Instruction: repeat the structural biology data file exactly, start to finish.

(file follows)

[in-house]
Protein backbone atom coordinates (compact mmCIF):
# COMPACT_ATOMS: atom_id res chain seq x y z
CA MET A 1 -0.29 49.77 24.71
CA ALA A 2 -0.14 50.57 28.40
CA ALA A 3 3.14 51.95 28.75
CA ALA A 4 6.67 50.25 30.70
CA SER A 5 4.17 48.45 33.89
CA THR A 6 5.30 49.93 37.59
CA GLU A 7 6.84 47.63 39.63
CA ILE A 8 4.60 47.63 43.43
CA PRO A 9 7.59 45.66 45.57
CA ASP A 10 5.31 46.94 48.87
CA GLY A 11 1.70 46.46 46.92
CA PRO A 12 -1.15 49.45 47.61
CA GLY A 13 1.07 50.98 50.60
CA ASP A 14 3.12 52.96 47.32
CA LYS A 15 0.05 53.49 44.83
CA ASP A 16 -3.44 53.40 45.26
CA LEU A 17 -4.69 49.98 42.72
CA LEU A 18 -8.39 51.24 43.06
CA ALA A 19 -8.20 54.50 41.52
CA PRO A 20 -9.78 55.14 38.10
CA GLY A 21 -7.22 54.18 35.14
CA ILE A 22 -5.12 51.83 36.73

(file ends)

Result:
[in-house]
Protein backbone atom coordinates (compact mmCIF):
# COMPACT_ATOMS: atom_id res chain seq x y z
CA MET A 1 -0.29 49.77 24.71
CA ALA A 2 -0.14 50.57 28.40
CA ALA A 3 3.14 51.95 28.75
CA ALA A 4 6.67 50.25 30.70
CA SER A 5 4.17 48.45 33.89
CA THR A 6 5.30 49.93 37.59
CA GLU A 7 6.84 47.63 39.63
CA ILE A 8 4.60 47.63 43.43
CA PRO A 9 7.59 45.66 45.57
CA ASP A 10 5.31 46.94 48.87
CA GLY A 11 1.70 46.46 46.92
CA PRO A 12 -1.15 49.45 47.61
CA GLY A 13 1.07 50.98 50.60
CA ASP A 14 3.12 52.96 47.32
CA LYS A 15 0.05 53.49 44.83
CA ASP A 16 -3.44 53.40 45.26
CA LEU A 17 -4.69 49.98 42.72
CA LEU A 18 -8.39 51.24 43.06
CA ALA A 19 -8.20 54.50 41.52
CA PRO A 20 -9.78 55.14 38.10
CA GLY A 21 -7.22 54.18 35.14
CA ILE A 22 -5.12 51.83 36.73